Lessons from a missed meteor shower

Back in August, I made a family appointment. We’d just seen the Perseids, the annual mid-August meteor shower, on our summer vacation. Writing about them here, I learned about other annual showers, like the Orionids, which appear to originate from within the Orion constellation on their annual late-fall swing past Earth. We wrote “meteor showers” over the dates October 20-22 on our calendar.

It isn’t exactly that we forgot about the showers. But last week was cold, wet, dreary. We didn’t see the sun, much less the stars. The marks from August on our calendar seemed out of season, irrelevant.

Last night, Ursula got stuck on a math problem. Jim and I were no help. Her small universe started to spiral. I reached for something to change her course, and I came out with this: “Let’s go outside and look for meteors.”

Ursula knows some of the constellations: Ursa Major and Ursa Minor (the Big Dipper and Little Dipper) for obvious reasons and because they are so wonderfully obvious in the night sky. She can also pick out Orion, the Hunter, the constellation that accompanies us from the end of autumn to the fullness of spring, brightening our winter nights. So we walked out into the yard, far enough from the house for the dark to envelop us. It was colder than we expected, but also more clear. The stars sparkled above us.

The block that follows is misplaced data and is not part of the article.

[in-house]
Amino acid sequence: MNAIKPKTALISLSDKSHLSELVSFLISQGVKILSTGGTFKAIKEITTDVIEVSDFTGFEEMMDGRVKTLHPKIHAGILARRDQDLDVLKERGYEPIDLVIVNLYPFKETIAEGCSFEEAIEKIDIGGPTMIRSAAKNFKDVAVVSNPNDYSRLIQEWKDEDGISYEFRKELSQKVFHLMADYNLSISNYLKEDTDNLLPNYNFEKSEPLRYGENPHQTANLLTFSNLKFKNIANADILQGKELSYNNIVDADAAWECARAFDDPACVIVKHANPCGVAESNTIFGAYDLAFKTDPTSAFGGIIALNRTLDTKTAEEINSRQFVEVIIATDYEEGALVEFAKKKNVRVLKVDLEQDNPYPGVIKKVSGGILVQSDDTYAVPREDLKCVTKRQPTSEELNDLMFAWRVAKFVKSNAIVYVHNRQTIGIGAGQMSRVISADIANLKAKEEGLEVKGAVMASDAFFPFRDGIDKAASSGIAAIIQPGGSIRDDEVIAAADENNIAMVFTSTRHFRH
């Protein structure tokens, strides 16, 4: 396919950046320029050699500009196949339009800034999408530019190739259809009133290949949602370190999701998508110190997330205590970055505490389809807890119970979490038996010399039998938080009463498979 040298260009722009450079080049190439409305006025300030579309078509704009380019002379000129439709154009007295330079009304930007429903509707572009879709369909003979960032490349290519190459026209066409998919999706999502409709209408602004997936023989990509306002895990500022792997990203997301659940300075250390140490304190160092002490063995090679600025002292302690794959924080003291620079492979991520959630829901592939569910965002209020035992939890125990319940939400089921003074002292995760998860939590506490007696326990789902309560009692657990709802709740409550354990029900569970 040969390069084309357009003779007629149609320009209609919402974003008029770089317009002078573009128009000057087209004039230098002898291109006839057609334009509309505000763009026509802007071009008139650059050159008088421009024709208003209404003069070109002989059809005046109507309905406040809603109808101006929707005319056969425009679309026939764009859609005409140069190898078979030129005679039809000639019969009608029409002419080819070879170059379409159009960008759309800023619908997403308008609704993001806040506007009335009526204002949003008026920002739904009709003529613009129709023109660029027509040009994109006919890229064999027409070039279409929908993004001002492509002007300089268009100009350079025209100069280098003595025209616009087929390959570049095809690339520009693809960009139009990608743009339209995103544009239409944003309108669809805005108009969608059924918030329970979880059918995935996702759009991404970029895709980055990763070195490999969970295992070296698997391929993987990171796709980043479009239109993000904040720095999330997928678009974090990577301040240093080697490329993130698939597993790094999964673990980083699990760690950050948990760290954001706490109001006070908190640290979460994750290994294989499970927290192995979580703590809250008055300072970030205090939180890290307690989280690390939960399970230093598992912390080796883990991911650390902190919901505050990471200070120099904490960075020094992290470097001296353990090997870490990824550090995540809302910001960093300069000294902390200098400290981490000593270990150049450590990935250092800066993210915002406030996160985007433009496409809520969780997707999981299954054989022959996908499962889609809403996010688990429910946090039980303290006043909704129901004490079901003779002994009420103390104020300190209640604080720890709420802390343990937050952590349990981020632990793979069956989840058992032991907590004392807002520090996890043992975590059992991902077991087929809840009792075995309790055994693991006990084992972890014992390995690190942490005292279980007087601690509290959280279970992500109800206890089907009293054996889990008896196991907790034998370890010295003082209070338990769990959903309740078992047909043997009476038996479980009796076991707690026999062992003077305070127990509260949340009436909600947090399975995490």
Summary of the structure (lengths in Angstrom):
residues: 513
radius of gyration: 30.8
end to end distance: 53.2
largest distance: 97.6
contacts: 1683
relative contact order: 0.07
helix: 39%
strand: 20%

But no Orion. Although Ursula was up past her bedtime, it was still too early to see the constellation in a form we recognized. The Pleiades, though, sat straight ahead of us. Ursula is studying Greek mythology in school and knew about the seven sisters, daughters of Atlas. Our night skies will soon re-enact one of their stories, in which they “flee mighty Orion and plunge into the misty deep.” Ursula told us more Greek myths while we watched. No meteors streaked across the sky. The small universe between us reformed into a tired but happy 11-year-old. Jim hoisted her onto his shoulders and carried her back inside, to repeating decimals and mixed numbers and then to bed.

Now we have another date on our calendar: November 17, when we may be lucky enough to see a “half-storm” — as many as 500 meteors an hour — in the Leonid meteor shower. More on that next month.

Learn more
About the Orionid meteor shower from National Geographic and Meteor Showers Online.

Great Kids, Great Outdoors” is an AMC Outdoors blog, written by Kristen Laine.

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